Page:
280             1   a set of tables defining ISO 8859 characters
281    
282           In table 1, some characters whose codes are greater than 128 are  iden-
283           tified as letters, digits, spaces, etc.
284    
285       Using the POSIX wrapper API
286    
287           The  /P modifier causes pcretest to call PCRE via the POSIX wrapper API
288           rather than its native API. When /P is set, the following modifiers set
289           options for the regcomp() function:
290    
291             /i    REG_ICASE
292             /m    REG_NEWLINE
293             /N    REG_NOSUB
294             /s    REG_DOTALL     )
295             /U    REG_UNGREEDY   ) These options are not part of
296             /W    REG_UCP        )   the POSIX standard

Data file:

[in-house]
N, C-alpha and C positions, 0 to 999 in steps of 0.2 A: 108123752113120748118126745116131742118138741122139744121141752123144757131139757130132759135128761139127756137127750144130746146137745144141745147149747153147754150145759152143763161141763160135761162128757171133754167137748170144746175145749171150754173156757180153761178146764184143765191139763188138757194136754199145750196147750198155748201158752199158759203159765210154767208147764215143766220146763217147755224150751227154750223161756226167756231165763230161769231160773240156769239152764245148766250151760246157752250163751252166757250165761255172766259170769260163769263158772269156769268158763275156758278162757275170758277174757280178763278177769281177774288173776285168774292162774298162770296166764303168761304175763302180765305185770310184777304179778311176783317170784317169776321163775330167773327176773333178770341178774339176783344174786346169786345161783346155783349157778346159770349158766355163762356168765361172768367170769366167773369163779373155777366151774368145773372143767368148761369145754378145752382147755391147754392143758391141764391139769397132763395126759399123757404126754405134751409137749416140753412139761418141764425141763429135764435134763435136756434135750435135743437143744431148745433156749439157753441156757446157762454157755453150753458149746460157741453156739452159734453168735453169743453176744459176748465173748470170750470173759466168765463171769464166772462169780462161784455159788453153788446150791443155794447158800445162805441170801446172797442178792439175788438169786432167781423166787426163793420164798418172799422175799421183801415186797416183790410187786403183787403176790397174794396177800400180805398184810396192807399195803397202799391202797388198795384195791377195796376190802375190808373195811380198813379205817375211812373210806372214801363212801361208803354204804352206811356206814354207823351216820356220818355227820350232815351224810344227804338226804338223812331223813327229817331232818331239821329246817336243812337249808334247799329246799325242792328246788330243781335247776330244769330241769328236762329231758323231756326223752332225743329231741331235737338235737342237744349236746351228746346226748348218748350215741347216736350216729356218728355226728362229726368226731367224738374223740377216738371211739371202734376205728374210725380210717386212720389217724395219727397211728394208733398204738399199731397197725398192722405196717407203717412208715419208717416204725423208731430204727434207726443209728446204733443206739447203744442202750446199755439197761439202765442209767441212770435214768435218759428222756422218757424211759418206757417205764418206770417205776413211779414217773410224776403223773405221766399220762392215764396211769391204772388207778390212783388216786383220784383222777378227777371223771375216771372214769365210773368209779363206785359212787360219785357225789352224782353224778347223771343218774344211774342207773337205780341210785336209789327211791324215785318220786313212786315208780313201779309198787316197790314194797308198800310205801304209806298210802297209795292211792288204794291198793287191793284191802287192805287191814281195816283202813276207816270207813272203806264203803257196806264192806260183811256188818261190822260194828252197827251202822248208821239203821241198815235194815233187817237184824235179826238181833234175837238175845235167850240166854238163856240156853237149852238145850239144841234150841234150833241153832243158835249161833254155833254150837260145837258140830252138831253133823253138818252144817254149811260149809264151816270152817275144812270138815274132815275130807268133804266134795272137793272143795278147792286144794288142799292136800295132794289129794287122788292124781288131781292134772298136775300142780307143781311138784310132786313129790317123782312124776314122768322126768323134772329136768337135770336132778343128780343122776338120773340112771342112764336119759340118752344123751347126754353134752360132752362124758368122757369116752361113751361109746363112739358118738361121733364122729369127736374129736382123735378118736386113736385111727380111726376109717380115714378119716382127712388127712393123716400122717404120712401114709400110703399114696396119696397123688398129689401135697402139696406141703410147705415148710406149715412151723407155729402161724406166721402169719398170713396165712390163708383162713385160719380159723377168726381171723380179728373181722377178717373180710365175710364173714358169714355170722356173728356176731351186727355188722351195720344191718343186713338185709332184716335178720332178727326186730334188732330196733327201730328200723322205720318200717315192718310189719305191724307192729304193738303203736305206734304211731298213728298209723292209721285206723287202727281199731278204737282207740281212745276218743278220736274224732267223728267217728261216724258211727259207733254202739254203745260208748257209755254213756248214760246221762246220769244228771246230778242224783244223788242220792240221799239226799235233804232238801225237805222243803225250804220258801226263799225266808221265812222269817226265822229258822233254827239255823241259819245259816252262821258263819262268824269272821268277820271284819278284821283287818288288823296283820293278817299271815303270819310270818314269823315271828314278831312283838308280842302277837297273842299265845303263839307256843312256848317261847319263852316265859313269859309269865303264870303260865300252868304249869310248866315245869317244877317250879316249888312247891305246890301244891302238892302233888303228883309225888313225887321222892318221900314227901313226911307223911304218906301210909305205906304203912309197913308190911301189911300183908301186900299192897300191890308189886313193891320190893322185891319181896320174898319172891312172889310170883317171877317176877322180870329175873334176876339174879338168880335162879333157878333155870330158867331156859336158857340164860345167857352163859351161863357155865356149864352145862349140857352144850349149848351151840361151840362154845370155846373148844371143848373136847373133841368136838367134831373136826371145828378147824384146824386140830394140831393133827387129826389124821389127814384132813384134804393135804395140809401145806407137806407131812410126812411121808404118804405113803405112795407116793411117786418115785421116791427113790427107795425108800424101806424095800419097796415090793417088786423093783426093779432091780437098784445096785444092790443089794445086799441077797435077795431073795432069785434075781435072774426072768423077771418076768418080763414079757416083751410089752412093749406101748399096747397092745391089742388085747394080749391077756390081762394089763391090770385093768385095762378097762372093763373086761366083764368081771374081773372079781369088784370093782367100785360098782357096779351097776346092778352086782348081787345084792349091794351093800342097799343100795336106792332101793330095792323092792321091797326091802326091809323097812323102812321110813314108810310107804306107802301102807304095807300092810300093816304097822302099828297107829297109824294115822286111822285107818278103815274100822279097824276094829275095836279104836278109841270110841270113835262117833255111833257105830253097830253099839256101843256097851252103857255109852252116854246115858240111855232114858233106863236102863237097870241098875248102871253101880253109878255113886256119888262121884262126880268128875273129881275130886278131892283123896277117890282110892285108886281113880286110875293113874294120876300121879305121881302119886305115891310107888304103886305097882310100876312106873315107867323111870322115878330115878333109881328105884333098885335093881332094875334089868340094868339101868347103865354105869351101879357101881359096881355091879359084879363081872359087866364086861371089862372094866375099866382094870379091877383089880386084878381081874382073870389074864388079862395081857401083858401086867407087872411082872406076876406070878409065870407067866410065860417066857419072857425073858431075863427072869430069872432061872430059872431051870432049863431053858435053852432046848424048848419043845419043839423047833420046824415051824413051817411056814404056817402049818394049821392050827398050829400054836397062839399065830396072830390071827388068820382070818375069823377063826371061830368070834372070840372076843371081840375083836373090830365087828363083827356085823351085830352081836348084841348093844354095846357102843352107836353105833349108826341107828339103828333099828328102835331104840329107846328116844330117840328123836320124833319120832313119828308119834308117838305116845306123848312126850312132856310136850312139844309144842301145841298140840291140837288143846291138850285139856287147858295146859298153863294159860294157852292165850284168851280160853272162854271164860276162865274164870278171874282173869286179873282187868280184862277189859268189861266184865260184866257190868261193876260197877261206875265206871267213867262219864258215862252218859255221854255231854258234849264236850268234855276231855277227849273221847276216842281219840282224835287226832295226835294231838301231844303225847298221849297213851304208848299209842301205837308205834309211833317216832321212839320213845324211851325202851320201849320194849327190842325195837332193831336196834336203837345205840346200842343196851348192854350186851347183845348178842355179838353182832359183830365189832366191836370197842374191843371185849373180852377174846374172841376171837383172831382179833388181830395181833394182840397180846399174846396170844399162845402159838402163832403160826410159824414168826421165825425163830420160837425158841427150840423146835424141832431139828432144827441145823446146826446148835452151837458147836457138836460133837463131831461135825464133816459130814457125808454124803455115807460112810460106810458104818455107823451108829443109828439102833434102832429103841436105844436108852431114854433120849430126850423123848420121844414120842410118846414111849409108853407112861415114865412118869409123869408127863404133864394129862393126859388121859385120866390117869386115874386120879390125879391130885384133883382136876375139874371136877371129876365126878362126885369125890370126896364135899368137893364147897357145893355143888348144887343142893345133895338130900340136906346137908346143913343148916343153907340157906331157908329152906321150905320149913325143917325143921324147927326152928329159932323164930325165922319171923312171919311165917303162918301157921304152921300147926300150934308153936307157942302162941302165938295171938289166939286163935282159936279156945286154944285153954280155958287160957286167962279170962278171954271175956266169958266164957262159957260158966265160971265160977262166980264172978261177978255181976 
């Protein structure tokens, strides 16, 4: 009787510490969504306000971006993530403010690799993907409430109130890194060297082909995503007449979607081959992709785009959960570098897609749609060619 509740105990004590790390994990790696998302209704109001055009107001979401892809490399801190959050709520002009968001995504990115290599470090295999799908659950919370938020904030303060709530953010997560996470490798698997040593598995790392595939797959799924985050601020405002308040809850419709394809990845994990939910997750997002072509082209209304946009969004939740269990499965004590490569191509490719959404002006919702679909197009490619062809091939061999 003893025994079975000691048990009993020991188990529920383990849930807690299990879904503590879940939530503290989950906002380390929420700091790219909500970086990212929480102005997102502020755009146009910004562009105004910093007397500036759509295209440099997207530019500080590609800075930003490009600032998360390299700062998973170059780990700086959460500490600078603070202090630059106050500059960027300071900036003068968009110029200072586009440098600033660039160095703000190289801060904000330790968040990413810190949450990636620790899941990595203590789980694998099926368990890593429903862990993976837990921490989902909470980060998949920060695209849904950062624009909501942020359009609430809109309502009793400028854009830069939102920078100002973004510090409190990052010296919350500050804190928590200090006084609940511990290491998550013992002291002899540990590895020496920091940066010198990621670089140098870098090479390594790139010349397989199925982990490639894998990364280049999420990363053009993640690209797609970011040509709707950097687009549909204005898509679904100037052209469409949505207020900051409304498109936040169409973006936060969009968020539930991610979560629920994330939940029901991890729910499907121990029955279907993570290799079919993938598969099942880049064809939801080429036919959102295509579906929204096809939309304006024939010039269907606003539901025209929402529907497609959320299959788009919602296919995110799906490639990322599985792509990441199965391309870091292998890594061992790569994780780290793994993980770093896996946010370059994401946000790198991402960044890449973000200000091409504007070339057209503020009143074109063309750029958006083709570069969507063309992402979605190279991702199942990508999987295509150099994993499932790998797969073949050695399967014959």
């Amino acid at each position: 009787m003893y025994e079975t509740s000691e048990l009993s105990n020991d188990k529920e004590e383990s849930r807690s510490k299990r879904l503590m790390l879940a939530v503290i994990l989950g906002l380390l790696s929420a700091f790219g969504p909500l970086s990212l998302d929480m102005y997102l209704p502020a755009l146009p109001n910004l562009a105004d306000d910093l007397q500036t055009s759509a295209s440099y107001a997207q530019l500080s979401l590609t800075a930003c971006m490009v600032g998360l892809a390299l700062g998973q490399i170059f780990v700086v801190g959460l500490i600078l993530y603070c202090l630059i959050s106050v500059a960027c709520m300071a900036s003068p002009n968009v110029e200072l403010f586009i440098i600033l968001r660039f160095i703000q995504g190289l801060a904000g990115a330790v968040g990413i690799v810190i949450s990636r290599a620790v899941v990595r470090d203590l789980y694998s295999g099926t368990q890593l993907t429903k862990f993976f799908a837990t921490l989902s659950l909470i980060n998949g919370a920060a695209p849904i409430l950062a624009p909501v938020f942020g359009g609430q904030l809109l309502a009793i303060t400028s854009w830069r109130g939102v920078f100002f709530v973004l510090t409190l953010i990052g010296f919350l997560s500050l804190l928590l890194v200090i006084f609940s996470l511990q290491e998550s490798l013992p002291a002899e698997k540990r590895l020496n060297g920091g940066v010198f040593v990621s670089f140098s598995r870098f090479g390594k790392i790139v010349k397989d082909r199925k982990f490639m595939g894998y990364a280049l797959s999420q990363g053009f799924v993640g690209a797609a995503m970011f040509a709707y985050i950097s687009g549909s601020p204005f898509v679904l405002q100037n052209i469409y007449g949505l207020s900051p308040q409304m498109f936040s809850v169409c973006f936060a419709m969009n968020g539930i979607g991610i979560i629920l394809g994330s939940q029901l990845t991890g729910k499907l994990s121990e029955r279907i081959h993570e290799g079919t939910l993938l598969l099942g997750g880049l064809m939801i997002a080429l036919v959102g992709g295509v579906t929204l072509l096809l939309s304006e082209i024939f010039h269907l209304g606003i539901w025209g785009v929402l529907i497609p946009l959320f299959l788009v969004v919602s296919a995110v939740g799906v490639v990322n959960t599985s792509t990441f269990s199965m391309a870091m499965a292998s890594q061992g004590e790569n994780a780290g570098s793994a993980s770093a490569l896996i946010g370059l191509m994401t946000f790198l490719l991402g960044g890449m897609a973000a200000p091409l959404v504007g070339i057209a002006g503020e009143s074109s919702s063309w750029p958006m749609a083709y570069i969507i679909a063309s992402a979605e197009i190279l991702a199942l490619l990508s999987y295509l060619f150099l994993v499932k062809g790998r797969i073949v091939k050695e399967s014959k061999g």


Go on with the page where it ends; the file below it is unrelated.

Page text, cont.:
297             /8    REG_UTF8       )
298    
299           The  /+  modifier  works  as  described  above. All other modifiers are
300           ignored.
301    
302    
303    DATA LINES
304    
305           Before each data line is passed to pcre_exec(),  leading  and  trailing
306           whitespace  is  removed,  and it is then scanned for \ escapes. Some of
307           these are pretty esoteric features, intended for checking out  some  of
308           the  more  complicated features of PCRE. If you are just testing "ordi-
309           nary" regular expressions, you probably don't need any  of  these.  The
310           following escapes are recognized:
311    
312             \a         alarm (BEL, \x07)
313             \b         backspace (\x08)
314             \e         escape (\x27)
315             \f         formfeed (\x0c)
316             \n         newline (\x0a)
317             \qdd       set the PCRE_MATCH_LIMIT limit to dd
318                          (any number of digits)
319             \r         carriage return (\x0d)
320             \t         tab (\x09)
321             \v         vertical tab (\x0b)
322             \nnn       octal character (up to 3 octal digits)